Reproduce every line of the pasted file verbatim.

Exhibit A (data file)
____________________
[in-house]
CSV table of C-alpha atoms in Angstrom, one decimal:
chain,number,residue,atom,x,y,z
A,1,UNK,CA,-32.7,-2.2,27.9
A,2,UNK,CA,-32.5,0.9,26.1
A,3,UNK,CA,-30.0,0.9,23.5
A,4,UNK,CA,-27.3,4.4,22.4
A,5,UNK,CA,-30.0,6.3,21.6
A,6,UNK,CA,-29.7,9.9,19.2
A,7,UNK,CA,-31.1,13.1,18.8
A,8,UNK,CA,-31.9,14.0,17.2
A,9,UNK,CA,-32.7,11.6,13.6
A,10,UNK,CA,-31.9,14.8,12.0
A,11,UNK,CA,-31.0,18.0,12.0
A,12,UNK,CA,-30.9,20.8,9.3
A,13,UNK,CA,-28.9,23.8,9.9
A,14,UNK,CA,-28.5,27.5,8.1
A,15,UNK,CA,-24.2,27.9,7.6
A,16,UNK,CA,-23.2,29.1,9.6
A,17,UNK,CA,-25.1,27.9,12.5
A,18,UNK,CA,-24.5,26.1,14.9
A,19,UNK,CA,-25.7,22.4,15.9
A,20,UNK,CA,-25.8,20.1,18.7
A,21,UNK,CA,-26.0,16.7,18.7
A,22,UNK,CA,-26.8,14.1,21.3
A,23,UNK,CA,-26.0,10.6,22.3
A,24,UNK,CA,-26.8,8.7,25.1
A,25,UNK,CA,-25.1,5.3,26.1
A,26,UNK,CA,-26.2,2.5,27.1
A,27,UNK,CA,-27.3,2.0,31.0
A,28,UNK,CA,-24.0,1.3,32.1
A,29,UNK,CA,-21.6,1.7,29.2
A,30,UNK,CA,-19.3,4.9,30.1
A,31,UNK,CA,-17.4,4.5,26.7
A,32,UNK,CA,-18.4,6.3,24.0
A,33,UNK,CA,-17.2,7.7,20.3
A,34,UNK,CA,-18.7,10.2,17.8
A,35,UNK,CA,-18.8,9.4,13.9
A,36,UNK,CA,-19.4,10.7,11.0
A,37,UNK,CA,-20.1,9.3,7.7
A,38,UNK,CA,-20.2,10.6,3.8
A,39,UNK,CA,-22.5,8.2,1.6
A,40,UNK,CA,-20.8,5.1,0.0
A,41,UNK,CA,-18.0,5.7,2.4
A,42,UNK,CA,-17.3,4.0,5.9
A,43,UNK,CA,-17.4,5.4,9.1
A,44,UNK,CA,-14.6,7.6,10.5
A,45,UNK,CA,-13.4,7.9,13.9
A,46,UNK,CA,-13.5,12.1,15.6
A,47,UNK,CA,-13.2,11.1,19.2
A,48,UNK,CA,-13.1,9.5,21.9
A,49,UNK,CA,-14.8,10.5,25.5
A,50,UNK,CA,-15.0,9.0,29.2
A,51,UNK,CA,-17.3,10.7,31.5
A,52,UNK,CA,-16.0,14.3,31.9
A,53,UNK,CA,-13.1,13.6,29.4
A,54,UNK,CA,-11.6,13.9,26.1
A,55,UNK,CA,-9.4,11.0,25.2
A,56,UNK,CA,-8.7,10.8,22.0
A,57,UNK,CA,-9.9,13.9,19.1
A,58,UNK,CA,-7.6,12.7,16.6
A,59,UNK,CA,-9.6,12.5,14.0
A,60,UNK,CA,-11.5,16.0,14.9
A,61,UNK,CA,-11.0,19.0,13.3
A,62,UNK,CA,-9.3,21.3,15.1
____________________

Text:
[in-house]
CSV table of C-alpha atoms in Angstrom, one decimal:
chain,number,residue,atom,x,y,z
A,1,UNK,CA,-32.7,-2.2,27.9
A,2,UNK,CA,-32.5,0.9,26.1
A,3,UNK,CA,-30.0,0.9,23.5
A,4,UNK,CA,-27.3,4.4,22.4
A,5,UNK,CA,-30.0,6.3,21.6
A,6,UNK,CA,-29.7,9.9,19.2
A,7,UNK,CA,-31.1,13.1,18.8
A,8,UNK,CA,-31.9,14.0,17.2
A,9,UNK,CA,-32.7,11.6,13.6
A,10,UNK,CA,-31.9,14.8,12.0
A,11,UNK,CA,-31.0,18.0,12.0
A,12,UNK,CA,-30.9,20.8,9.3
A,13,UNK,CA,-28.9,23.8,9.9
A,14,UNK,CA,-28.5,27.5,8.1
A,15,UNK,CA,-24.2,27.9,7.6
A,16,UNK,CA,-23.2,29.1,9.6
A,17,UNK,CA,-25.1,27.9,12.5
A,18,UNK,CA,-24.5,26.1,14.9
A,19,UNK,CA,-25.7,22.4,15.9
A,20,UNK,CA,-25.8,20.1,18.7
A,21,UNK,CA,-26.0,16.7,18.7
A,22,UNK,CA,-26.8,14.1,21.3
A,23,UNK,CA,-26.0,10.6,22.3
A,24,UNK,CA,-26.8,8.7,25.1
A,25,UNK,CA,-25.1,5.3,26.1
A,26,UNK,CA,-26.2,2.5,27.1
A,27,UNK,CA,-27.3,2.0,31.0
A,28,UNK,CA,-24.0,1.3,32.1
A,29,UNK,CA,-21.6,1.7,29.2
A,30,UNK,CA,-19.3,4.9,30.1
A,31,UNK,CA,-17.4,4.5,26.7
A,32,UNK,CA,-18.4,6.3,24.0
A,33,UNK,CA,-17.2,7.7,20.3
A,34,UNK,CA,-18.7,10.2,17.8
A,35,UNK,CA,-18.8,9.4,13.9
A,36,UNK,CA,-19.4,10.7,11.0
A,37,UNK,CA,-20.1,9.3,7.7
A,38,UNK,CA,-20.2,10.6,3.8
A,39,UNK,CA,-22.5,8.2,1.6
A,40,UNK,CA,-20.8,5.1,0.0
A,41,UNK,CA,-18.0,5.7,2.4
A,42,UNK,CA,-17.3,4.0,5.9
A,43,UNK,CA,-17.4,5.4,9.1
A,44,UNK,CA,-14.6,7.6,10.5
A,45,UNK,CA,-13.4,7.9,13.9
A,46,UNK,CA,-13.5,12.1,15.6
A,47,UNK,CA,-13.2,11.1,19.2
A,48,UNK,CA,-13.1,9.5,21.9
A,49,UNK,CA,-14.8,10.5,25.5
A,50,UNK,CA,-15.0,9.0,29.2
A,51,UNK,CA,-17.3,10.7,31.5
A,52,UNK,CA,-16.0,14.3,31.9
A,53,UNK,CA,-13.1,13.6,29.4
A,54,UNK,CA,-11.6,13.9,26.1
A,55,UNK,CA,-9.4,11.0,25.2
A,56,UNK,CA,-8.7,10.8,22.0
A,57,UNK,CA,-9.9,13.9,19.1
A,58,UNK,CA,-7.6,12.7,16.6
A,59,UNK,CA,-9.6,12.5,14.0
A,60,UNK,CA,-11.5,16.0,14.9
A,61,UNK,CA,-11.0,19.0,13.3
A,62,UNK,CA,-9.3,21.3,15.1